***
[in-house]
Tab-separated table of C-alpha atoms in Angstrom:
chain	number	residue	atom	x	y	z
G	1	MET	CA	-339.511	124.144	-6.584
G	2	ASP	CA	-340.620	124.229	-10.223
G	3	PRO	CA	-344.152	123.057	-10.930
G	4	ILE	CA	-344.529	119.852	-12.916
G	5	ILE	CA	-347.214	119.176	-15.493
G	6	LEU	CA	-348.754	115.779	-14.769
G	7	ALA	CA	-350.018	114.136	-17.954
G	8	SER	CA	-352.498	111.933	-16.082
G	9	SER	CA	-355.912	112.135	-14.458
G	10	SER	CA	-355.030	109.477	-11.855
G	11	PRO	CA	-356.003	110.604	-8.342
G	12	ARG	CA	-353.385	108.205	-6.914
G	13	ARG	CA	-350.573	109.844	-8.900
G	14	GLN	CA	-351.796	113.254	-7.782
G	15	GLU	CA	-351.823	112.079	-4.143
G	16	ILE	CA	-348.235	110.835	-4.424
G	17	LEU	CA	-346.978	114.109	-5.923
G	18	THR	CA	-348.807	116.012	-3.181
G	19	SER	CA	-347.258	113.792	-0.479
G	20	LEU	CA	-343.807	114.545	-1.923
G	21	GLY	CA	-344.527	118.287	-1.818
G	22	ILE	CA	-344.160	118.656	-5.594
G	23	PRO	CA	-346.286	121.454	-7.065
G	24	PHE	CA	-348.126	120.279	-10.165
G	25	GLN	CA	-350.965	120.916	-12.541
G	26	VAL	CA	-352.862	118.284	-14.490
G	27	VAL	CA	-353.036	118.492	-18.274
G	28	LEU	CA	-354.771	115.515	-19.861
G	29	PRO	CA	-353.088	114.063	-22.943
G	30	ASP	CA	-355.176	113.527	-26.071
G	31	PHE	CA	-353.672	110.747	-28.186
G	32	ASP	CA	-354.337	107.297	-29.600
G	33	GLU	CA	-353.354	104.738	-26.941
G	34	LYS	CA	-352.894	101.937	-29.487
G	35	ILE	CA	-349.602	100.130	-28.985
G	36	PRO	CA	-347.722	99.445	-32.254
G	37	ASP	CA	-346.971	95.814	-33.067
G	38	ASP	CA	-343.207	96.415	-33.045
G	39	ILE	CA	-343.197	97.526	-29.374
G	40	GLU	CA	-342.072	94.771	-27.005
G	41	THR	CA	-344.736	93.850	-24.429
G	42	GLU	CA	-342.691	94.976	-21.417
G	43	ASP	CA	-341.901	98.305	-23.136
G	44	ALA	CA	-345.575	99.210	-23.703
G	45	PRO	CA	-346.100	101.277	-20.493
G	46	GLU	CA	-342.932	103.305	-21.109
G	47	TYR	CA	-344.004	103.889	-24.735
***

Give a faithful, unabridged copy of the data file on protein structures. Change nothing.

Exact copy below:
[in-house]
Tab-separated table of C-alpha atoms in Angstrom:
chain	number	residue	atom	x	y	z
G	1	MET	CA	-339.511	124.144	-6.584
G	2	ASP	CA	-340.620	124.229	-10.223
G	3	PRO	CA	-344.152	123.057	-10.930
G	4	ILE	CA	-344.529	119.852	-12.916
G	5	ILE	CA	-347.214	119.176	-15.493
G	6	LEU	CA	-348.754	115.779	-14.769
G	7	ALA	CA	-350.018	114.136	-17.954
G	8	SER	CA	-352.498	111.933	-16.082
G	9	SER	CA	-355.912	112.135	-14.458
G	10	SER	CA	-355.030	109.477	-11.855
G	11	PRO	CA	-356.003	110.604	-8.342
G	12	ARG	CA	-353.385	108.205	-6.914
G	13	ARG	CA	-350.573	109.844	-8.900
G	14	GLN	CA	-351.796	113.254	-7.782
G	15	GLU	CA	-351.823	112.079	-4.143
G	16	ILE	CA	-348.235	110.835	-4.424
G	17	LEU	CA	-346.978	114.109	-5.923
G	18	THR	CA	-348.807	116.012	-3.181
G	19	SER	CA	-347.258	113.792	-0.479
G	20	LEU	CA	-343.807	114.545	-1.923
G	21	GLY	CA	-344.527	118.287	-1.818
G	22	ILE	CA	-344.160	118.656	-5.594
G	23	PRO	CA	-346.286	121.454	-7.065
G	24	PHE	CA	-348.126	120.279	-10.165
G	25	GLN	CA	-350.965	120.916	-12.541
G	26	VAL	CA	-352.862	118.284	-14.490
G	27	VAL	CA	-353.036	118.492	-18.274
G	28	LEU	CA	-354.771	115.515	-19.861
G	29	PRO	CA	-353.088	114.063	-22.943
G	30	ASP	CA	-355.176	113.527	-26.071
G	31	PHE	CA	-353.672	110.747	-28.186
G	32	ASP	CA	-354.337	107.297	-29.600
G	33	GLU	CA	-353.354	104.738	-26.941
G	34	LYS	CA	-352.894	101.937	-29.487
G	35	ILE	CA	-349.602	100.130	-28.985
G	36	PRO	CA	-347.722	99.445	-32.254
G	37	ASP	CA	-346.971	95.814	-33.067
G	38	ASP	CA	-343.207	96.415	-33.045
G	39	ILE	CA	-343.197	97.526	-29.374
G	40	GLU	CA	-342.072	94.771	-27.005
G	41	THR	CA	-344.736	93.850	-24.429
G	42	GLU	CA	-342.691	94.976	-21.417
G	43	ASP	CA	-341.901	98.305	-23.136
G	44	ALA	CA	-345.575	99.210	-23.703
G	45	PRO	CA	-346.100	101.277	-20.493
G	46	GLU	CA	-342.932	103.305	-21.109
G	47	TYR	CA	-344.004	103.889	-24.735